Heading into this past weekend it had been three years since Swiss racer Nino Schurter won his last XCO World Cup at Les Gets, France. An incredible 32nd victory at the pinnacle of cross country mountain bike racing but still one short of the all-time record of 33 set by long-time dueling partner, Julien Absalon.
It’s clearly been a painful three years, too, with Nino coming over the line in second place three times in 2019, and twice in 2021 (by just two seconds each time). That’s not to say Nino wasn’t having success, as he lined up in Brazil wearing the World Champion’s rainbow jersey having won the honor for a record ninth time (plus once as a junior and twice in the under 23 category).
Being one short of Julien’s record as more and more younger riders - including occasional MTB crushers Tom Pidcock and Mathieu van der Poel - made it look like Nino might never close the gap. Brazil has good vibes for Schurter though as he won his Olympic gold here in 2016 and he clearly loves showing off to a crowd. With 45,000 tickets sold for people wanting to line the 4.5km rainforest course he certainly wasn’t going to be short of an audience and the brand new Petropolis course track suited him, too.
The climbs were narrow and singletrack with regular tech pinch points which suited his power bursting, highly skilled strengths more than long, exposed drags. The descents were loaded with big berms, snaking boardwalk sections, and some serious gaps and drops - again a big plus for a rider who loves to whip jumps and showboat even with an inverted stem and high saddle. It was clear he was up for a charge from the start too, pushing hard in the Friday night short track race and leading for most of the last lap then making the move that split the field apart early on the Sunday main event.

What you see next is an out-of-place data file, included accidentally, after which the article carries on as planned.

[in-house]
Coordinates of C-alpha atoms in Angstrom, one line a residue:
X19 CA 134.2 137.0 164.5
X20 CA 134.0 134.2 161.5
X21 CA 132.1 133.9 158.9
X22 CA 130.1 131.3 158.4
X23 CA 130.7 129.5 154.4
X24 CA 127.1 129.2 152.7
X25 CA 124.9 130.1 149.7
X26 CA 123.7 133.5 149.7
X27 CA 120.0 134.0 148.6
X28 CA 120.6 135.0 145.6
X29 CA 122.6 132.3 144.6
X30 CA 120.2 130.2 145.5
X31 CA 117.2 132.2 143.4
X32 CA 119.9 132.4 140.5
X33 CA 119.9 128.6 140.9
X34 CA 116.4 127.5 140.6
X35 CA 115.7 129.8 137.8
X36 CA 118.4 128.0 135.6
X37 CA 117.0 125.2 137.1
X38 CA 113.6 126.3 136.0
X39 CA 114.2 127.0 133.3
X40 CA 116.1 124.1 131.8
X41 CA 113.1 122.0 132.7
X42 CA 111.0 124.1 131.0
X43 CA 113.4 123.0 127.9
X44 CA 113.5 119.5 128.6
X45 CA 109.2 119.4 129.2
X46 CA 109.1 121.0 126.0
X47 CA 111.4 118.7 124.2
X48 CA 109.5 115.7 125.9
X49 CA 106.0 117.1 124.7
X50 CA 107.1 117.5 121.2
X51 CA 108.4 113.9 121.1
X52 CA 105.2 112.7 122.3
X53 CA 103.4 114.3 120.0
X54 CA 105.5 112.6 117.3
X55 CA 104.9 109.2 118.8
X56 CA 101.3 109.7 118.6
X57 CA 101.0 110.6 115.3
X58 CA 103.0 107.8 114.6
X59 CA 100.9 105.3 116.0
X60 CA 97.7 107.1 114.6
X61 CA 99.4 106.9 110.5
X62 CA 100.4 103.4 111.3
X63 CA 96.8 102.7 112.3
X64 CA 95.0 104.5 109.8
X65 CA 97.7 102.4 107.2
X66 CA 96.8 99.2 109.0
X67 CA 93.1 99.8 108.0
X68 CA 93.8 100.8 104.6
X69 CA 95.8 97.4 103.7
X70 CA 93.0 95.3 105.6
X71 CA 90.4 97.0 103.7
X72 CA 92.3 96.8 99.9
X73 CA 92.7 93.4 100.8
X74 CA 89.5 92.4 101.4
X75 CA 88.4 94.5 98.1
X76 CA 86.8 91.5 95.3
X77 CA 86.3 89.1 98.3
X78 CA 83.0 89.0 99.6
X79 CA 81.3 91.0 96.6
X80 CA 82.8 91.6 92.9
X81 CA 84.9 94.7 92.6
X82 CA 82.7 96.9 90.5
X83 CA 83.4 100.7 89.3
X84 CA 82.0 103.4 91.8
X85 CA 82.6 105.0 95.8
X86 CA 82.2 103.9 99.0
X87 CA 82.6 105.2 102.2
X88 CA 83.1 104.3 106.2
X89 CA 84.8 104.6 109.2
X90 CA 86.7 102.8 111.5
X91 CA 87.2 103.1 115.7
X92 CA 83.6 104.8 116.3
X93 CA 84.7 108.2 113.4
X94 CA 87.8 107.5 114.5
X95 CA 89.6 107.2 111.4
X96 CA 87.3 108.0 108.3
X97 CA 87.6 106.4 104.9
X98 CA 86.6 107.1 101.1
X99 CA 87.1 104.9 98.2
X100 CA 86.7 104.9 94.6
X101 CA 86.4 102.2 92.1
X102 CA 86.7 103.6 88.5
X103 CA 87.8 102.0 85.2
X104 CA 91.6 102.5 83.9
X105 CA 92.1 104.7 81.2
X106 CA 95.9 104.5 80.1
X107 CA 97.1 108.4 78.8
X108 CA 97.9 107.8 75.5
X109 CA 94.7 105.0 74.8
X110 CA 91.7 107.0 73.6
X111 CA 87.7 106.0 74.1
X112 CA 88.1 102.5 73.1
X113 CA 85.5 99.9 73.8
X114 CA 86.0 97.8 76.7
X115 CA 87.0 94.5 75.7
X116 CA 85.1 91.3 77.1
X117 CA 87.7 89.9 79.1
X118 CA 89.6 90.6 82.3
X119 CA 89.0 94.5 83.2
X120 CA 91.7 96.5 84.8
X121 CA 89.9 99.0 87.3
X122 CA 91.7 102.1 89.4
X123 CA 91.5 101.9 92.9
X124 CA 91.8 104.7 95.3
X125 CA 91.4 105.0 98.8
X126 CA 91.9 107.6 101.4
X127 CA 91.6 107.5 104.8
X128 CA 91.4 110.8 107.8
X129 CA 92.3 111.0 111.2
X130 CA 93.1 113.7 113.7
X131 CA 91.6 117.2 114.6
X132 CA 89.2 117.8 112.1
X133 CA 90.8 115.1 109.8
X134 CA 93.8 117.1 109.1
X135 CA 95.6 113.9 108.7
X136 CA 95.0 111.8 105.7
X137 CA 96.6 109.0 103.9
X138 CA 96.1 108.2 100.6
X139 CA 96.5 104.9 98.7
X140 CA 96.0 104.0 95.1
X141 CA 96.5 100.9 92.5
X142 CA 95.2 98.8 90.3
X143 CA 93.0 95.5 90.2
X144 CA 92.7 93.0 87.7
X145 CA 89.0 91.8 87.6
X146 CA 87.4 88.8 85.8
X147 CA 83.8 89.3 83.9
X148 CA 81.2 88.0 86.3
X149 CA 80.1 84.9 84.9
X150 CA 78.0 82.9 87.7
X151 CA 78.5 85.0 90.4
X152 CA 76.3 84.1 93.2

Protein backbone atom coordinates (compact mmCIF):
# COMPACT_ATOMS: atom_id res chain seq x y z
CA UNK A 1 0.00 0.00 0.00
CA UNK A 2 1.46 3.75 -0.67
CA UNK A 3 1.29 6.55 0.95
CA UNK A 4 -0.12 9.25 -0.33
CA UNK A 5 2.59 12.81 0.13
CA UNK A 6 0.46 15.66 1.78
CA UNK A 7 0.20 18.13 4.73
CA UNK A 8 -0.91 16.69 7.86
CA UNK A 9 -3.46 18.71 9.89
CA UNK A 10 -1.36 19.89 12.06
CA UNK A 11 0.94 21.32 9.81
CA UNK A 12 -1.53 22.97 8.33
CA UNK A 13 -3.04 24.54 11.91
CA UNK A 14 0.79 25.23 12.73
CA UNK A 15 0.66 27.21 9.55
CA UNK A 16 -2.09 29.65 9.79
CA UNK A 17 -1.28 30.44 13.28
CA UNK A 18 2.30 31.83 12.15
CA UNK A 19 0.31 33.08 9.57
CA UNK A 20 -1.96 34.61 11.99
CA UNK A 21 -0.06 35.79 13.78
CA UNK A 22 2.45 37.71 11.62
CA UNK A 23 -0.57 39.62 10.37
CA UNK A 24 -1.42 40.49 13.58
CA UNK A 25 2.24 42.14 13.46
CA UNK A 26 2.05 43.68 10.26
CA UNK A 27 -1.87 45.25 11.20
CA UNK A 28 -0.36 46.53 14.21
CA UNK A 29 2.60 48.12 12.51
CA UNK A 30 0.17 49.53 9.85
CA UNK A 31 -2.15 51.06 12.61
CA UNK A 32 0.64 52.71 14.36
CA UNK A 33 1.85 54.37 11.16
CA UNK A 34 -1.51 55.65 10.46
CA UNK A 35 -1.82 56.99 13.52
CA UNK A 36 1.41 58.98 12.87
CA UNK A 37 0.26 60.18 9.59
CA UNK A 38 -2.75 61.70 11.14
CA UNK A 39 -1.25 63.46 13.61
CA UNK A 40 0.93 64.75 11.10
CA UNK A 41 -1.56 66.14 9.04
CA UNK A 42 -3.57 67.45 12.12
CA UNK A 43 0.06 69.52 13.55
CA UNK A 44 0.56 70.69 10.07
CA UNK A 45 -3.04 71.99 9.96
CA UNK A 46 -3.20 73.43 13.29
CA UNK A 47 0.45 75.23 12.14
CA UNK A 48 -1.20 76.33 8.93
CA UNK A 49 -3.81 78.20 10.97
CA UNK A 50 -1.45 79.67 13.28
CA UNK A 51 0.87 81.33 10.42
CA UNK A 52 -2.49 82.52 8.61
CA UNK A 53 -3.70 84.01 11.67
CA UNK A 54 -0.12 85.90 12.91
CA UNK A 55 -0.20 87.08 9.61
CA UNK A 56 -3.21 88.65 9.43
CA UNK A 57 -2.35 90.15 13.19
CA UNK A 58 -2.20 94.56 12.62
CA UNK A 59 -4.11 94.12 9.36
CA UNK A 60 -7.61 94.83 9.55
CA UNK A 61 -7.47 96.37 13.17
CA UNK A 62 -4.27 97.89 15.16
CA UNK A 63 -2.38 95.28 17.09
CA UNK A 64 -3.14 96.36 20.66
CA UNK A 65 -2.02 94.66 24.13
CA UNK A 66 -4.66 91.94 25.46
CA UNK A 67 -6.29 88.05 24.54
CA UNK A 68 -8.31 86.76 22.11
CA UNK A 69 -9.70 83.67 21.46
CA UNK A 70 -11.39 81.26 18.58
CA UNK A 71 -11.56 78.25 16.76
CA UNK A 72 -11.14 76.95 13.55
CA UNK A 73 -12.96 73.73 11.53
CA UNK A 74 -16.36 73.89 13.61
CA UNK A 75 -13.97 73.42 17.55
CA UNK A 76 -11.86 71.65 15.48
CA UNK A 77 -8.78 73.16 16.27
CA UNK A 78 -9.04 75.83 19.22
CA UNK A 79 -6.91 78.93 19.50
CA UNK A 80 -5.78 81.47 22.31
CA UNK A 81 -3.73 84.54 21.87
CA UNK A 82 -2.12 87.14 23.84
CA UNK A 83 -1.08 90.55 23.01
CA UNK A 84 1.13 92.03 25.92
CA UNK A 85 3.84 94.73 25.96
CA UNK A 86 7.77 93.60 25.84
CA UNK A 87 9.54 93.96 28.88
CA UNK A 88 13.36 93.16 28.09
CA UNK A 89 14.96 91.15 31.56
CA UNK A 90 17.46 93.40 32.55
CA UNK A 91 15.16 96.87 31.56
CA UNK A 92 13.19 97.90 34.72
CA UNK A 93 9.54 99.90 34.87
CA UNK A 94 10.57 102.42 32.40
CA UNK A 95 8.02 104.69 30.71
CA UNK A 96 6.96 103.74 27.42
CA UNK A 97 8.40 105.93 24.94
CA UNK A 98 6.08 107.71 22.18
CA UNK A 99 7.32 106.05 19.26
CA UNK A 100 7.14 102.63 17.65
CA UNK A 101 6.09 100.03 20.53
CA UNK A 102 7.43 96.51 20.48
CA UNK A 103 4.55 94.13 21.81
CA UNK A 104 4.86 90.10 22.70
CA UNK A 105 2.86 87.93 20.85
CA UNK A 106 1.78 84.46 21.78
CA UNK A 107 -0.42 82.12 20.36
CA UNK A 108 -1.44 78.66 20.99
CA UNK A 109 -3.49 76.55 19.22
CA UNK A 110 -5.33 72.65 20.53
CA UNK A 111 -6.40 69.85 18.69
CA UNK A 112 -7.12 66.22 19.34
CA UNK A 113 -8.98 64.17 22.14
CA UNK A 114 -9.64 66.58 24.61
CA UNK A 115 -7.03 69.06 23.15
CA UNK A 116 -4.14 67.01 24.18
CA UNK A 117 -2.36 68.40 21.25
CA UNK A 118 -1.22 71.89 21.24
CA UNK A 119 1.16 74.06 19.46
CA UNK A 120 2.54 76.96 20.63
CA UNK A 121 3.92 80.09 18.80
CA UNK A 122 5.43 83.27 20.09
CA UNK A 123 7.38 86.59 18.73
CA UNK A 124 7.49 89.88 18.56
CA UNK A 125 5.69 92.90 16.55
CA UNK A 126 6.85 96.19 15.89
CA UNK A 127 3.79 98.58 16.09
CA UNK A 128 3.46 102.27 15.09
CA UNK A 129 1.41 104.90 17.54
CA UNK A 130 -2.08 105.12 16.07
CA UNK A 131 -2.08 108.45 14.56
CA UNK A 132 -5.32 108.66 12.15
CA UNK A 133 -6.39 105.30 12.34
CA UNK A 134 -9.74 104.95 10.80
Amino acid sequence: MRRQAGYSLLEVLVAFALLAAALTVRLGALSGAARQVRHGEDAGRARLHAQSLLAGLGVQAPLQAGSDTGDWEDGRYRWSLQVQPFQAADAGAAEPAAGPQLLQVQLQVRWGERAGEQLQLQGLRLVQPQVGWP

Executing the winning move
As with all the best fairy tales, the final seconds couldn’t have been more dramatic either, especially with Schurter’s mixed history of significant final corners. To recap his dive under Mathias Flueckiger on the final switchback at Val Di Sole was the pre-sprint move that clinched him his current XCO World Championship jersey in August last year. However, Nino was in tears after Jaroslav Kulhavy did the same move on him at the 2012 Olympics. He was shut out at the penultimate corner of the 2021 race at Albstadt by Viktor Koretzky as well.
As Vlad Dascalu faded in the last few hundred meters of the seven-lap race in Brazil it was mano a mano between French Santa Cruz/FSA racer Maxime Marotte and the Swiss Scott/SRAM legend on the final kicker climb. Despite having been dropped earlier Marotte somehow found the power to edge ahead of Schurter into the crucial final corner. Crucial because from there it was a steep, straight drop down to a super short flat sprint to the line. Schurter hasn’t been as successful as he has by giving up easily though and, as usual, he and his team had prepped perfectly in technical terms. Specifically, they’d fitted the largest possible 38T chainring to his Scott Spark.
That gave him a two tooth advantage over the 36T max chainring size of Marotte’s Santa Cruz Blur. Just enough for the legendarily powerful Swiss sprinter to muscle past the regularly frustrated French rider (this was his fourth World Cup second place and he’s also had eight third-place finishes) literally in the last nine pedal strokes. And yes I did count them on replay.